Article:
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Kazakh family overturn three Unexplained Wealth Orders 

Unexplained Wealth Orders (UWOs) – dubbed "McMafia orders" – give authorities such as the police, HMRC, the FCA, the SFO and the NCA, the power to seize assets suspected of being acquired with the proceeds of crime.
As discussed in our blog post here, the NCA obtained UWOs against three London properties that had been acquired by Kazakh politician-turned-dissident, the late Rakhat Aliyev. The NCA argued that Aliyev had enriched himself through the corrupt use of his public position and the high-value London properties (which were beneficially owed by, Nurali Aliyev and his ex-wife Dariga Nazarbayeva) had therefore been acquired through illegitimate means. 

The three UWOs were challenged before the High Court by both Nurali Aliyev and Dariga Nazarbayeva who asserted that they could prove independent and legitimate wealth for their UK property investments. The challenge was successful. The Court held that the properties were legally owned through two companies, and that "the NCA's assumption" that Rakhat Aliyev was the source of the money used to buy the three properties was ultimately "mistaken" and "unreliable". The High Court concluded that there was "cogent evidence" that Dariga Nazarbayeva and Nurali Aliyev had founded the companies which owned the homes, and had provided the money to pay for them. Ultimately, the High Court ruled that the NCA's evidence did not sufficiently prove that that Rakhat Aliyev's funds had been used to set up various offshore shell companies used to purchase the properties. As a result, the High Court discharged the UWOs.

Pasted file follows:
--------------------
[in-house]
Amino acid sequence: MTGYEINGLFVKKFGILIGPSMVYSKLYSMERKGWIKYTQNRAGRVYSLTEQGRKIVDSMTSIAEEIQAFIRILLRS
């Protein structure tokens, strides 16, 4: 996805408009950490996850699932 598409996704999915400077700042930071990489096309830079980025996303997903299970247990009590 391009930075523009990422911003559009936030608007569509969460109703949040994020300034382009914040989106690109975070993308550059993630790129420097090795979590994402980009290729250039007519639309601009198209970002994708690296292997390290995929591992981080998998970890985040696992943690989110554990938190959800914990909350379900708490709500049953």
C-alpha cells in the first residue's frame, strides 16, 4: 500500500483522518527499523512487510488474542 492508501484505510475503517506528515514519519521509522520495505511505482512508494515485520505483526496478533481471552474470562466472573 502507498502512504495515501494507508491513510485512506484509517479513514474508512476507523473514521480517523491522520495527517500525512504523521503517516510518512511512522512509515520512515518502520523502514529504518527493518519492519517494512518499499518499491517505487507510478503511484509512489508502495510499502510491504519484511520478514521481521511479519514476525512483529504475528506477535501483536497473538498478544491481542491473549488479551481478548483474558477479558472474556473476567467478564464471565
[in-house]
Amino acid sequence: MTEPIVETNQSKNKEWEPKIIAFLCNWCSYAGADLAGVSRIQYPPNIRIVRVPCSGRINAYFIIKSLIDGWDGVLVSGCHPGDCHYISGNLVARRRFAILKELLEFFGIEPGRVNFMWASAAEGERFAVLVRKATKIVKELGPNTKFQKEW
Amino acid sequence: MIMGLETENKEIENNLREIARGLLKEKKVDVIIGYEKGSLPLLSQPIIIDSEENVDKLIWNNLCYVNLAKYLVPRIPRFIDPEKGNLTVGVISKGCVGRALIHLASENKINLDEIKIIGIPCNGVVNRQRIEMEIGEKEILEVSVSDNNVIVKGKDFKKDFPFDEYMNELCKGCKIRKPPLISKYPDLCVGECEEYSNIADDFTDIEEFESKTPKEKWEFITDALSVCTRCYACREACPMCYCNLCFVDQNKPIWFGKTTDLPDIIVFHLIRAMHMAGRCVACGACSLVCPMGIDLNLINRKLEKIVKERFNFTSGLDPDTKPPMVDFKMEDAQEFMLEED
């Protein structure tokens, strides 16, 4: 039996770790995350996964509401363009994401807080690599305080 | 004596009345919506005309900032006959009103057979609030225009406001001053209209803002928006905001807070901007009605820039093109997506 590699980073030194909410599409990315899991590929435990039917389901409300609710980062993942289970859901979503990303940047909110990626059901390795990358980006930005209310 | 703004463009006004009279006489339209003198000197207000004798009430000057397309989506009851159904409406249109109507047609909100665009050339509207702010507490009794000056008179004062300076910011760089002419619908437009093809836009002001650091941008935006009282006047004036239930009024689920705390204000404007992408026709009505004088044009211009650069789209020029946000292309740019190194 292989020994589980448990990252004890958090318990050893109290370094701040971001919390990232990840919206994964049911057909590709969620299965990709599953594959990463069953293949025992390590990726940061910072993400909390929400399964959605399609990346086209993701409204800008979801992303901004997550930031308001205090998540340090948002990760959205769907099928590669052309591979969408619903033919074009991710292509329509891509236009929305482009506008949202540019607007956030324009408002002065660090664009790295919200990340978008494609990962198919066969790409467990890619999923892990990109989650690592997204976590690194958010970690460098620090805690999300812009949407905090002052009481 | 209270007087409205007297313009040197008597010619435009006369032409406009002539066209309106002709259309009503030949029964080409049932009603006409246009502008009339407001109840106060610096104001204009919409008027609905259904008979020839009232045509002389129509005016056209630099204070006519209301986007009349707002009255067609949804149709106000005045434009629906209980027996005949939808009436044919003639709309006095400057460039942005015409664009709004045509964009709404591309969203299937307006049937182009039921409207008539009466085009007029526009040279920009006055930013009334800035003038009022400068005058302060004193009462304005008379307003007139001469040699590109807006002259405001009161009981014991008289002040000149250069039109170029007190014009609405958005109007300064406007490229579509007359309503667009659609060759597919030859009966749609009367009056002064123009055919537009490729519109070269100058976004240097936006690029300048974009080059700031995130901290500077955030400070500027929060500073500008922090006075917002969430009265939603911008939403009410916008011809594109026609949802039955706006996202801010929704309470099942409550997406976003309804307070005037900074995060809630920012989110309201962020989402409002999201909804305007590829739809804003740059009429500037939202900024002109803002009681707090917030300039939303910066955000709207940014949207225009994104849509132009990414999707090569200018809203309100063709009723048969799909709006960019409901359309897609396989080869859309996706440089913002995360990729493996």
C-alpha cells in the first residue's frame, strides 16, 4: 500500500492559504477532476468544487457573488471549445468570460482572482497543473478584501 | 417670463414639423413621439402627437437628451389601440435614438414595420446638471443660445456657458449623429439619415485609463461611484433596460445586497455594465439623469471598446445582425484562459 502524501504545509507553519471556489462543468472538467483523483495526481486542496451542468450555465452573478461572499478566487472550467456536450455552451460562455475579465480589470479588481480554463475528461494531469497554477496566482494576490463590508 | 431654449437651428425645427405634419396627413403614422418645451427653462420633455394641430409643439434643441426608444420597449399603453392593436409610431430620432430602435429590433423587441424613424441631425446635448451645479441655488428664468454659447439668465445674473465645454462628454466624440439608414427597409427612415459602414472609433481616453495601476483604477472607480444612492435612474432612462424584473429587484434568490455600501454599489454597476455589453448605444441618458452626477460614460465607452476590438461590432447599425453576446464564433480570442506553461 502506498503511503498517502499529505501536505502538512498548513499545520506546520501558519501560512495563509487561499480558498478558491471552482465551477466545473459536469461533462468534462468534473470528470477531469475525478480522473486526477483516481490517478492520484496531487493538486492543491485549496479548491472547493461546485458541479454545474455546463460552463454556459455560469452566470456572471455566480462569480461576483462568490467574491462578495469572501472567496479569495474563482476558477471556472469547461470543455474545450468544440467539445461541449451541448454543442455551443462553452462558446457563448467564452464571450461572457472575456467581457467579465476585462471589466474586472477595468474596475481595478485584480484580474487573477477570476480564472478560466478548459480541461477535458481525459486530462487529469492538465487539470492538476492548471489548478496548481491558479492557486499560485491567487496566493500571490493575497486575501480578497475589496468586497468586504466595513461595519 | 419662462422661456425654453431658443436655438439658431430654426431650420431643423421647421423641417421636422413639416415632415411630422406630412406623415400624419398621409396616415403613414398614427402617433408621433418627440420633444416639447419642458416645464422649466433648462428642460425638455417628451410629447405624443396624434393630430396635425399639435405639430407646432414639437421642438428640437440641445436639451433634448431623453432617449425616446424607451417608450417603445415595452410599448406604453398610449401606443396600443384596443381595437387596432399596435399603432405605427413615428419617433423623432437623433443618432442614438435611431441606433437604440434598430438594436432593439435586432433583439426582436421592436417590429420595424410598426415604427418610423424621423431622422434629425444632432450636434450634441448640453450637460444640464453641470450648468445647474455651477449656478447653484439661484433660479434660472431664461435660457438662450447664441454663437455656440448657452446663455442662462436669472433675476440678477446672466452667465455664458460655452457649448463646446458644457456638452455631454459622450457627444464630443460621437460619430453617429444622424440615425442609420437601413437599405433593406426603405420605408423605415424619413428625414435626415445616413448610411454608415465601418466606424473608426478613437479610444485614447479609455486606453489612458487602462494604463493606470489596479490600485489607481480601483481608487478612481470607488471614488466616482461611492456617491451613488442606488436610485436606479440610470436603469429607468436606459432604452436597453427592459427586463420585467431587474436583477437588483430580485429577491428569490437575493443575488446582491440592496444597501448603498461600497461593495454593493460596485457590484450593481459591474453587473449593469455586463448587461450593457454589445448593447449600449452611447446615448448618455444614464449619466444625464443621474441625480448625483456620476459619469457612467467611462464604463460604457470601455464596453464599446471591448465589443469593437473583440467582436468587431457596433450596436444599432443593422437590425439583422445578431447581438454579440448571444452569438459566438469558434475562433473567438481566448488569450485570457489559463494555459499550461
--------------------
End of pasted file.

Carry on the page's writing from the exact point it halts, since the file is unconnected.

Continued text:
Following the High Court's ruling, the NCA has issued a statement that it would appeal the decision. Graeme Biggar, the NCA’s Director General of the National Economic Crime Centre, has said: "These hearings will establish the case law on which future judgments will be based, so it is vital that we get this right. The NCA is tenacious. We have been very clear that we will use all the legislation at our disposal to pursue suspected illicit finance and we will continue to do so".

The case demonstrates that owing to the significant power of UWOs and their extremely restrictive effect on the respondents to which they are subject, the Court is being careful to intensely scrutinise their use. This case may provide a salutary lesson to prosecuting authorities to ensure that their evidence is completely watertight before applying for UWOs in the future. 

This article was also co-authored by Laura Fabris, a Trainee Solicitor at Fieldfisher.
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